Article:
Sports

Alumni playing for a cause

Ben Payne (left) and Victor Bartley have assembled a group of local hockey alumni for a charity game that will be played this Saturday, 6:15 p.m. at Planet Ice in Maple Ridge. Admission is by donation, for the Crohn’s and Colitis Foundation. - Colleen Flanagan
Ben Payne (left) and Victor Bartley have assembled a group of local hockey alumni for a charity game that will be played this Saturday, 6:15 p.m. at Planet Ice in Maple Ridge. Admission is by donation, for the Crohn’s and Colitis Foundation.
— image credit: Colleen Flanagan

Ridge Meadows Minor Hockey has sent an inordinate number of players up the hockey ranks, all the way to the NHL, and on every rung of the ladder along the way.

On Saturday at 6:15 p.m., at Planet Ice, many will have a reunion game of shinny, back in their hometown, for the local fans, and for a good cause.

 

It felt like someone had stabbed Ben Payne in the stomach.

Right at a time when his amateur hockey career was coming to a close, and he was going to the professional ranks in Europe, his health was failing him.

Payne played his minor hockey in Maple Ridge, alongside a stellar cast of hockey prospects who have made their way to the pinnacle of the sport. Then he went on to the Grandview Steelers of the PIJHL for two seasons, followed by a BCHL career that saw him play for six different teams. He then accepted a scholarship to play with Concordia University in the NCAA. After four years playing college hockey in Minnesota – the hockey heartland of the U.S. – he developed his game to a point where there were professional opportunities. He has French citizenship, and accepted a contract to play in the second division there. A hockey buddy from his Ridge Ramblers days, Cody Campbell, was lighting it up with the club Angers.

But after graduation, in May 2013, he became ill. He was misdiagnosed and treated for appendicitis. When symptoms persisted, and he developed and internal infection, doctors thought his appendix had ruptured.

On it went, pain and infection, until the day before he was to leave for France, when he was diagnosed with Crohn’s disease – painful inflammation of the digestive tract.

“I told them I worked my ass off for this, I want to go over and play.”

He was put on medication to try and manage the diseases, and gave it his best. But he was dropping weight – from 175 pounds to 160.

A skilled forward, his production wasn’t where he expected it to be.

“I just wasn’t enjoying myself – I wasn’t 100 per cent,” he said. “I had a few points, but I wasn’t where I should have been.”

He told the club he couldn’t overcome this disease, and they told him to go home and get healthy.

Payne was admitted to St. Paul’s Hospital in Vancouver, sicker than he thought, and did five weeks in hospital.

They found fistulas (holes) that had been draining an infection into his bladder, causing a secondary infection there, and elsewhere in his abdomen. If not caught, it could have killed him.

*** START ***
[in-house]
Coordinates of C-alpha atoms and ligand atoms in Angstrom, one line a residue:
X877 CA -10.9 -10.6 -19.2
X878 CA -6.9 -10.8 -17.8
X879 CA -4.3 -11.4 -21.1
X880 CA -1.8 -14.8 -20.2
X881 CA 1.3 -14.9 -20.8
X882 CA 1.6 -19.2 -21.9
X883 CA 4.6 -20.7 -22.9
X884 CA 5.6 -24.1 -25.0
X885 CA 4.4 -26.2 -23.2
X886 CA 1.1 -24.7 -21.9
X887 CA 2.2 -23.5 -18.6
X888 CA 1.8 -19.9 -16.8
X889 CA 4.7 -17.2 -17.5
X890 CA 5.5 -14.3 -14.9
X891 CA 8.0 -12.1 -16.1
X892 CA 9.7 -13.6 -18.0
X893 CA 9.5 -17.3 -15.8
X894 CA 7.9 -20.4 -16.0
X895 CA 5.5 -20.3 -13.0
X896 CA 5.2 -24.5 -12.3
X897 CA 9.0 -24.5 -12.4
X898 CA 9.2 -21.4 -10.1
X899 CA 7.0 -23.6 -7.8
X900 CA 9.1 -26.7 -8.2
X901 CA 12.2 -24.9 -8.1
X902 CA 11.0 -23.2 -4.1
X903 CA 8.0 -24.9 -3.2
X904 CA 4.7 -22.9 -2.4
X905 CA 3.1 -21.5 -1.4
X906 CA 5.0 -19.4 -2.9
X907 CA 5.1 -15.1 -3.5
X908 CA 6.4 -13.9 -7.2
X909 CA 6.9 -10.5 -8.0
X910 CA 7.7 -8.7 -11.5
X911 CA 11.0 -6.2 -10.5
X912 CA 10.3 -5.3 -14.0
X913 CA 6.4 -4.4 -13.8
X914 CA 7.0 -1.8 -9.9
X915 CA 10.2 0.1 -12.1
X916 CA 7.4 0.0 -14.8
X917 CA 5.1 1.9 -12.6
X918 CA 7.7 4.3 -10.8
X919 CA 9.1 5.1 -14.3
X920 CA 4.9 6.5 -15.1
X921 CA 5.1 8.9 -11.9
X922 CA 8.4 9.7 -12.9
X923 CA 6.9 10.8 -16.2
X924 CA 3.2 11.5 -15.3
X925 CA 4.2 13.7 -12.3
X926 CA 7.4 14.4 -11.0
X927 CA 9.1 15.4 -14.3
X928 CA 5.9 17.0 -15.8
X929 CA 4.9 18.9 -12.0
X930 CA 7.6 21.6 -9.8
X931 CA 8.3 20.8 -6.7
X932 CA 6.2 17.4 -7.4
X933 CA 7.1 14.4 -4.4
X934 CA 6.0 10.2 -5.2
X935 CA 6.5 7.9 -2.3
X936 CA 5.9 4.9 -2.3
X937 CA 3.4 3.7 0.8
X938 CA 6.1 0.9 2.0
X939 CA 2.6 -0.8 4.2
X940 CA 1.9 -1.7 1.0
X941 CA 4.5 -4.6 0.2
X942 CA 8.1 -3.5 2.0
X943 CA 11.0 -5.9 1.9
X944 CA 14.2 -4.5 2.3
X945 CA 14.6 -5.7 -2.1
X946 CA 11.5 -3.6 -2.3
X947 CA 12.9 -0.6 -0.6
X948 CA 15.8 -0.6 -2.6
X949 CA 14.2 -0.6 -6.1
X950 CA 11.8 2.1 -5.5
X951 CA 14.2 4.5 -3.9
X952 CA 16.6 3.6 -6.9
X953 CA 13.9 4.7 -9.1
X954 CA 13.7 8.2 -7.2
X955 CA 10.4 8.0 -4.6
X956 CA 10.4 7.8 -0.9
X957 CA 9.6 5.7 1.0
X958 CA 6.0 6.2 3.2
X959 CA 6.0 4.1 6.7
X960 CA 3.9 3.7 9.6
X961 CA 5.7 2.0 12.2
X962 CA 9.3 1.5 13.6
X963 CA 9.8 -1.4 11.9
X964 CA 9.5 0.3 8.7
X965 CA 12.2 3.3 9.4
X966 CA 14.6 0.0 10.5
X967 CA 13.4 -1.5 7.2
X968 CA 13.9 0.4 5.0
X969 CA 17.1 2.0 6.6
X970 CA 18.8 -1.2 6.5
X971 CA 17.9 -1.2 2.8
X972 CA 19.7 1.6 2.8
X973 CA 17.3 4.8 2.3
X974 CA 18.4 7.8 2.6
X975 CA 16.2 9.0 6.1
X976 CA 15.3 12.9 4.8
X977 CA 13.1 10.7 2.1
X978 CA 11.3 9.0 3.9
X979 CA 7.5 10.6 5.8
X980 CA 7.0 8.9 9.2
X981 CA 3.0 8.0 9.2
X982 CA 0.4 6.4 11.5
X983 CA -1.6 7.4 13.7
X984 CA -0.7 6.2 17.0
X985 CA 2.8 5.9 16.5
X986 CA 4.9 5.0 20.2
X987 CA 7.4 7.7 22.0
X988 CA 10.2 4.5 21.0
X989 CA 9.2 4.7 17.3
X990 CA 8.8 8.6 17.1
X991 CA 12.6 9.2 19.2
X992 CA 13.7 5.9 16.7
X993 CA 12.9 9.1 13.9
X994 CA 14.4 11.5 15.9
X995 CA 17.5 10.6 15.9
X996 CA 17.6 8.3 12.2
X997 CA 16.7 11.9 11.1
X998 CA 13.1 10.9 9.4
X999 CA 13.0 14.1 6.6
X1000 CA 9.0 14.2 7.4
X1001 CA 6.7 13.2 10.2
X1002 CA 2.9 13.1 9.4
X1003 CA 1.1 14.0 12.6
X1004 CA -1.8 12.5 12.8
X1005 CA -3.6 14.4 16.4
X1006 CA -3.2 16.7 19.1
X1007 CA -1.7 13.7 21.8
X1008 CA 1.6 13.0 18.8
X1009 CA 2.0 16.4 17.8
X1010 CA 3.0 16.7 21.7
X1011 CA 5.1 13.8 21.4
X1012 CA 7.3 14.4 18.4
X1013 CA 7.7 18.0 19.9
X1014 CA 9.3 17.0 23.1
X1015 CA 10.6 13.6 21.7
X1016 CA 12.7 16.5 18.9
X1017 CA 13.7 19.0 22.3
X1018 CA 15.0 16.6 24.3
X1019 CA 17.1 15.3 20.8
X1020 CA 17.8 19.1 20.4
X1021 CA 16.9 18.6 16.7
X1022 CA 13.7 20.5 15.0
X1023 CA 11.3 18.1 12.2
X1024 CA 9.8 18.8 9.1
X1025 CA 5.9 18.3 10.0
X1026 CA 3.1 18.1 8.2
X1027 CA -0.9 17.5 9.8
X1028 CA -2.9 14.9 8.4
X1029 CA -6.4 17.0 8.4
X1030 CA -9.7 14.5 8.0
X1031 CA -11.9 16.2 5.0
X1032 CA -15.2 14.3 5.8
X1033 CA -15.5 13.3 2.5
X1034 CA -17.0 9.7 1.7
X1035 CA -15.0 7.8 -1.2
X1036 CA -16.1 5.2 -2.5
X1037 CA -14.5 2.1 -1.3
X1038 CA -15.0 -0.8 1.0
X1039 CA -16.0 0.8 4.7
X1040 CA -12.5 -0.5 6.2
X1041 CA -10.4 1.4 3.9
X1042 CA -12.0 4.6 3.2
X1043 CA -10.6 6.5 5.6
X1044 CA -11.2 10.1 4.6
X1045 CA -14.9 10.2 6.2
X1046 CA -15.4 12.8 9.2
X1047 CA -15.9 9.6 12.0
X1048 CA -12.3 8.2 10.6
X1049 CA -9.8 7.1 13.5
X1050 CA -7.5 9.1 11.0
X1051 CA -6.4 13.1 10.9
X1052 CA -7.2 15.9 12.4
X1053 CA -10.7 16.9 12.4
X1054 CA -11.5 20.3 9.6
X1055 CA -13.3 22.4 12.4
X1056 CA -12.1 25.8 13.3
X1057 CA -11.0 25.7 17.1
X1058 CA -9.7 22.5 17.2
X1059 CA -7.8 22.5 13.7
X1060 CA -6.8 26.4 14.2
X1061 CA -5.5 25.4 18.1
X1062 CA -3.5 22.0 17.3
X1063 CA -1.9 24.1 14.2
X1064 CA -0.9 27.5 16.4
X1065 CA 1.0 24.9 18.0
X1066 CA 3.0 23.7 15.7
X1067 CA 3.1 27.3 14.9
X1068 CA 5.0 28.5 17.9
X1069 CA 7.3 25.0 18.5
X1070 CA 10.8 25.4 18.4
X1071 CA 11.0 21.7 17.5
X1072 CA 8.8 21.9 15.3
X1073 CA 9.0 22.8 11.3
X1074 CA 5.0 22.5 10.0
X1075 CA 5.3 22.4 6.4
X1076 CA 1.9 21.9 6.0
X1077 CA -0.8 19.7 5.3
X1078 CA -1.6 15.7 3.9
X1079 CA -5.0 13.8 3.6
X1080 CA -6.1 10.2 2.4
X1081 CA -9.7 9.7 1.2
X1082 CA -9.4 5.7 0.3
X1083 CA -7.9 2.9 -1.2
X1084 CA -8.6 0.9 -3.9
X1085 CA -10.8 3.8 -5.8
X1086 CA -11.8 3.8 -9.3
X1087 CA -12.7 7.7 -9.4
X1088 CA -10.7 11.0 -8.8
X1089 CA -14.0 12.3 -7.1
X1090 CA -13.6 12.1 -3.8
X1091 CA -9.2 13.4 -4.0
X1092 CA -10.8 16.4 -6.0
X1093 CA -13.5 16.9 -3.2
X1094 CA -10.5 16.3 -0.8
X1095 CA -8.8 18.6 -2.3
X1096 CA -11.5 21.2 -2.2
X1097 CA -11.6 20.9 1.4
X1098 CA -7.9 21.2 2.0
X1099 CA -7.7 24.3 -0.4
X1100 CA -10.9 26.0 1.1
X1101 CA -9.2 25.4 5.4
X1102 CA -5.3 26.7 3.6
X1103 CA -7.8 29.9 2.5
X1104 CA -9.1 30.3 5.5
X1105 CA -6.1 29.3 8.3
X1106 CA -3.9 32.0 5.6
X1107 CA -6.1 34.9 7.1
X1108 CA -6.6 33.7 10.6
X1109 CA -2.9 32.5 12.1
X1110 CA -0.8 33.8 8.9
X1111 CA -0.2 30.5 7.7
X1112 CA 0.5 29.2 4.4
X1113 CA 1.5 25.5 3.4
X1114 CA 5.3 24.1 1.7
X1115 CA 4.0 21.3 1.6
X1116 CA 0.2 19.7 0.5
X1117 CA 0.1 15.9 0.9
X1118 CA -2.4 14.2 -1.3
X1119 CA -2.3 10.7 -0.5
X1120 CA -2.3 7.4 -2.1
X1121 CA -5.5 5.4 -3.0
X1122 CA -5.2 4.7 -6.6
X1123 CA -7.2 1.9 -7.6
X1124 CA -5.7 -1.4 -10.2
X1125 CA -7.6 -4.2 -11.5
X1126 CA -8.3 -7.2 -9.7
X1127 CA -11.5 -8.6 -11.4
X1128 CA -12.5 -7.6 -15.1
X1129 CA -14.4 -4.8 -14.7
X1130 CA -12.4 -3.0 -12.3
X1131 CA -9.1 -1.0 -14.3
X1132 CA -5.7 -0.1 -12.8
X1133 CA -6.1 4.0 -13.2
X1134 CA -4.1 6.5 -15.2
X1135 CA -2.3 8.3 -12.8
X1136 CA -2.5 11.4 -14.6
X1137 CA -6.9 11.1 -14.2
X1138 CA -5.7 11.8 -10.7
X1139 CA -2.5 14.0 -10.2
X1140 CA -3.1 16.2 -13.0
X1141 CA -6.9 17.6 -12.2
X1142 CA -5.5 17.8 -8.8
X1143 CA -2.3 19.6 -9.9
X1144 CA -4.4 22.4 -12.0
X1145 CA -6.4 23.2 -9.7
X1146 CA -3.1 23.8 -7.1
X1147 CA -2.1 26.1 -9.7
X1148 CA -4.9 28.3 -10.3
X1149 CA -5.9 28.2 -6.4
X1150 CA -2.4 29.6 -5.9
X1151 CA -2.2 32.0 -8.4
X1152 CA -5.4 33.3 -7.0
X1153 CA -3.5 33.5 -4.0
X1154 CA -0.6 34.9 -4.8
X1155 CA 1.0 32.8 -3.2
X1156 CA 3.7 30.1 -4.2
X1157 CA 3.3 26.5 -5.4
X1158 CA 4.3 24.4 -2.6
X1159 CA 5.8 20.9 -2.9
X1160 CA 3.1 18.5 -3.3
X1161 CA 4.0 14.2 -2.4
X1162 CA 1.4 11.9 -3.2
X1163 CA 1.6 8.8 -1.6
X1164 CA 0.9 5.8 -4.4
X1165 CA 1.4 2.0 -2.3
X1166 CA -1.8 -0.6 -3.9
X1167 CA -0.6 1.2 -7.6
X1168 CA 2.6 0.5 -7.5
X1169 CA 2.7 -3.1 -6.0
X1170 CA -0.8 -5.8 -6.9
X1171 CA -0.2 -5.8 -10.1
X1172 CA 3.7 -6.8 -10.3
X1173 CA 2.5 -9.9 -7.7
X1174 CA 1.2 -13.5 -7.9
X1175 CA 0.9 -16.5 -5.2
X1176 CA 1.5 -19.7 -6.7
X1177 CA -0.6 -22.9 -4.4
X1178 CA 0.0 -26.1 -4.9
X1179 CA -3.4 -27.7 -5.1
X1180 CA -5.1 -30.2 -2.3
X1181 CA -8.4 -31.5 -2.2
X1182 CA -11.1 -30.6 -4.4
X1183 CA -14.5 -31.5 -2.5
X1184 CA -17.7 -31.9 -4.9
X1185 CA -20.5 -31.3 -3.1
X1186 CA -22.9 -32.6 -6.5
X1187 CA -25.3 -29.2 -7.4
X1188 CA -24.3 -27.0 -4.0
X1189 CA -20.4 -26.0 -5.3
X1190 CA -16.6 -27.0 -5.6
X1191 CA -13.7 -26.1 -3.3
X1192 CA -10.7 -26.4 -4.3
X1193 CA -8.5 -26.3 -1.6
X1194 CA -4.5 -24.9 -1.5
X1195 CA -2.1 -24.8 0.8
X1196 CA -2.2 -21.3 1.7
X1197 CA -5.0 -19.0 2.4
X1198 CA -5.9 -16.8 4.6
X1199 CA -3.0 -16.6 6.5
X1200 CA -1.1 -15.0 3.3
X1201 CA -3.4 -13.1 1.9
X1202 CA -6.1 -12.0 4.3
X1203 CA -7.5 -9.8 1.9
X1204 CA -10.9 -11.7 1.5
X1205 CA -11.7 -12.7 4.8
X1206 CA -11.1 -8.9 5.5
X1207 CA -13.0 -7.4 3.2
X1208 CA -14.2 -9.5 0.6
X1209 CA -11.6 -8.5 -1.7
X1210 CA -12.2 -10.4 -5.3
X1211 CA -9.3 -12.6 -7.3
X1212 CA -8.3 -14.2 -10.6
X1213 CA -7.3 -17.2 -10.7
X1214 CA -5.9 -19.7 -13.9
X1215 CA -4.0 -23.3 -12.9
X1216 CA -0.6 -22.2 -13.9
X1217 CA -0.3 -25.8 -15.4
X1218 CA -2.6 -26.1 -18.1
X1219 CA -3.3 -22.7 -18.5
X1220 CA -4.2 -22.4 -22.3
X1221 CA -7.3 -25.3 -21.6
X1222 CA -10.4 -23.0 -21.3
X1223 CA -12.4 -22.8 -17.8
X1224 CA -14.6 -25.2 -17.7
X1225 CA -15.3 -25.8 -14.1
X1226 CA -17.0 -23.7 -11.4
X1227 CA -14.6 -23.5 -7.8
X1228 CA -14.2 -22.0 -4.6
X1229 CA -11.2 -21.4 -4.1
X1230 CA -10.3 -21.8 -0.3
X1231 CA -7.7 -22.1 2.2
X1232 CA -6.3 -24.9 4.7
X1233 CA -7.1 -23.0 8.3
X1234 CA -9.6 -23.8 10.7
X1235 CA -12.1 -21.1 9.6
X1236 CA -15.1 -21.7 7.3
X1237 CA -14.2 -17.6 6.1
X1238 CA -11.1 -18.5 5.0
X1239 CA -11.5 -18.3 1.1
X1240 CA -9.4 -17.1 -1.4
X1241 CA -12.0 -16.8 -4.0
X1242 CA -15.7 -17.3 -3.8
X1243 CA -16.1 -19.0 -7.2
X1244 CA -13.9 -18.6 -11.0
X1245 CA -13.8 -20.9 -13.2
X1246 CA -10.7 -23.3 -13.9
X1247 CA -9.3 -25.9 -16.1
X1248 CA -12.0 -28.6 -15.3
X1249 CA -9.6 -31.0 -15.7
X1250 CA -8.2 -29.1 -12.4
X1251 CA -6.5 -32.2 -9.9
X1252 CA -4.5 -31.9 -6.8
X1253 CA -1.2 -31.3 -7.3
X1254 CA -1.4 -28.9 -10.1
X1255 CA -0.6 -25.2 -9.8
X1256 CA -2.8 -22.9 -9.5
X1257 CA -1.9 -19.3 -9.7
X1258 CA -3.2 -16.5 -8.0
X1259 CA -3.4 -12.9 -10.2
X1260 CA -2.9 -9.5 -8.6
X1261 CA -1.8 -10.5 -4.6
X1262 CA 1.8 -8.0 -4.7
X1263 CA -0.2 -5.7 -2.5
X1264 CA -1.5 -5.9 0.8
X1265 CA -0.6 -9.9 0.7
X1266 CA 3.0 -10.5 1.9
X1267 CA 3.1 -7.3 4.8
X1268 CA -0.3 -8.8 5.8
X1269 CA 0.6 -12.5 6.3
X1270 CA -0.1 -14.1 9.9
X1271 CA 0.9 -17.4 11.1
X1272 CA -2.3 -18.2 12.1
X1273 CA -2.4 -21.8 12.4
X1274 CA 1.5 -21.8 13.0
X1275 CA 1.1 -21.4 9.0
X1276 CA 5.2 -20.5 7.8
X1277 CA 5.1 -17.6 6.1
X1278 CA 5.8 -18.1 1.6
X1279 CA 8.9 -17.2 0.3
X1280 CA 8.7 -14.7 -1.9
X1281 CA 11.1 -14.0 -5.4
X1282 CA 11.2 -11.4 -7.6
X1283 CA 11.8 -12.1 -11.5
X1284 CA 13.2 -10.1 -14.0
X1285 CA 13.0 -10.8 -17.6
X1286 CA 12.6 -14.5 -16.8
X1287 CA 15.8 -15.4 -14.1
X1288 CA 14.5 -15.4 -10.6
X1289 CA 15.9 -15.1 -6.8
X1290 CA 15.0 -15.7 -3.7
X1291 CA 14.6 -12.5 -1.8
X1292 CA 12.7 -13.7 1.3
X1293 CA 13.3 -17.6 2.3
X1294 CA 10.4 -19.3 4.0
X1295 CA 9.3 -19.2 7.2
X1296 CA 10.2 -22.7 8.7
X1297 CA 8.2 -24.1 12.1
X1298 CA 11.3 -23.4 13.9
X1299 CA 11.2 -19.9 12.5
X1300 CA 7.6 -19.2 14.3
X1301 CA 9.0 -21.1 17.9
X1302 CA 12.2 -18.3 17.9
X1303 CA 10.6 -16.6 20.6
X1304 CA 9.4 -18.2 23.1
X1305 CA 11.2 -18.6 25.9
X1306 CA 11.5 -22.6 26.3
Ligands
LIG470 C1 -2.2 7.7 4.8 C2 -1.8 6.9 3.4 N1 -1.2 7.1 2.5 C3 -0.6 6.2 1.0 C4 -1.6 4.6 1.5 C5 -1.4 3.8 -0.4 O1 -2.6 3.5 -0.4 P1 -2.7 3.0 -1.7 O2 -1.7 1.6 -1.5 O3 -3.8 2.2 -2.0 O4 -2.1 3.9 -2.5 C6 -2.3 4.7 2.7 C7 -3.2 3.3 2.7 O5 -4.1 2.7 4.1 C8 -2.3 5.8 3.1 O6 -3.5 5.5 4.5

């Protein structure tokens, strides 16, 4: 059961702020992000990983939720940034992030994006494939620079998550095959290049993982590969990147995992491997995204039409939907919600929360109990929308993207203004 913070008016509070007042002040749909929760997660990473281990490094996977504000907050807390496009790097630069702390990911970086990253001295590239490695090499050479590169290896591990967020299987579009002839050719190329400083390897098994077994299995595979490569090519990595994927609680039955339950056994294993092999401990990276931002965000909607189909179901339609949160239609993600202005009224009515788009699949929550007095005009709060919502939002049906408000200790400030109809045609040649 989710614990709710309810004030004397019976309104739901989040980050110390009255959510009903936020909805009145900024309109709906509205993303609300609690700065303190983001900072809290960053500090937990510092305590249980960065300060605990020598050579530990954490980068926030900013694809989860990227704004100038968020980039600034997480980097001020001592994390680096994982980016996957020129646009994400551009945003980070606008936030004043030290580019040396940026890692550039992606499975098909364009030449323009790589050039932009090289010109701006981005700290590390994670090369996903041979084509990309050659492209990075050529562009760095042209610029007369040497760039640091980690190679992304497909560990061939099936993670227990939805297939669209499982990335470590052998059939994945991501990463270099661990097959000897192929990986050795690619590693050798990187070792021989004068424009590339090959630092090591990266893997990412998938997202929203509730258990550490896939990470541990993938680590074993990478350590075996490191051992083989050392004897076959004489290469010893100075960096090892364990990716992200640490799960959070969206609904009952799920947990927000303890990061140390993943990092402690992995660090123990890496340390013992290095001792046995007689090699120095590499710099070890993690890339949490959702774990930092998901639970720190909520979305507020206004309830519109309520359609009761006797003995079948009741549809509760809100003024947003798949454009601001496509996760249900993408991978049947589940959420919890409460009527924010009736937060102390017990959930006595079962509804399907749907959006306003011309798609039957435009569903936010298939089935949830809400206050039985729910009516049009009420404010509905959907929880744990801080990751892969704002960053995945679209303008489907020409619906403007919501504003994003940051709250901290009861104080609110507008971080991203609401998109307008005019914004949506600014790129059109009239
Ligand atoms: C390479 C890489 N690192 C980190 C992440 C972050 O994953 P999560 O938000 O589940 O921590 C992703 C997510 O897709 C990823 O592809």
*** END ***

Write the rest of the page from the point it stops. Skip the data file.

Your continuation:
Medications and a liquid diet left him frail and skinny. He weight dropped to 141 pounds.

“I didn’t even look like the same person.”

Then doctors got it under control.

“Now, I feel better than I have in the past few years,” he said.

His good friend from Ridge Meadows Minor Hockey, Victor Bartley, went on to an NHL career with the Nashville Predators. He Skyped with Payne when he was still in France, struggling with Crohn’s, but was shocked at how bad the disease got.

“It was pretty scary to see,” said Bartley. “Something like that could happen to anybody, if it could happen to someone as healthy as him.

“Luckily they caught it in time, and hopefully fixed it,” he added.

Payne has been working hard, is back up to a chiseled 178 pounds, and is once again trying to catch on with a club in Europe. With his French citizenship, he will not count against the limits that European clubs place on foreign players. He’s looking forward to continuing in the game he loves, and hopefully seeing more of the world as he does.

He appreciates what he’s got.

“People battling Crohn’s and colitis – my heart goes out to them.”

He took part in the “Gutsy Walk for Crohn’s and Colitis,” and afterward, he and Bartley came up with the idea of a charity game in their home town.

“We had an idea to do a game, and somehow give back to a foundation,” said Bartley. “We came up with the idea, and we just kind of ran with it, and so far support from the community and various sponsors around here has been great.”

Payne adds: “It has all happened so fast, but it’s coming together nicely.”

RMMHA alumni can’t wait to reunite in their hometown at the end of each hockey season. A game of shinny suits the occasion. The charity game was a natural.

“We come back here every summer,” said Bartley. “We didn’t want this to get too commercialized, we wanted to keep it for families and for local players from Maple Ridge.

“We’ve got a lot of players that have grown up here and played here, and friends. We’re a tight-knit group. It’s going to be a lot of fun and we’re looking forward to it.”

 

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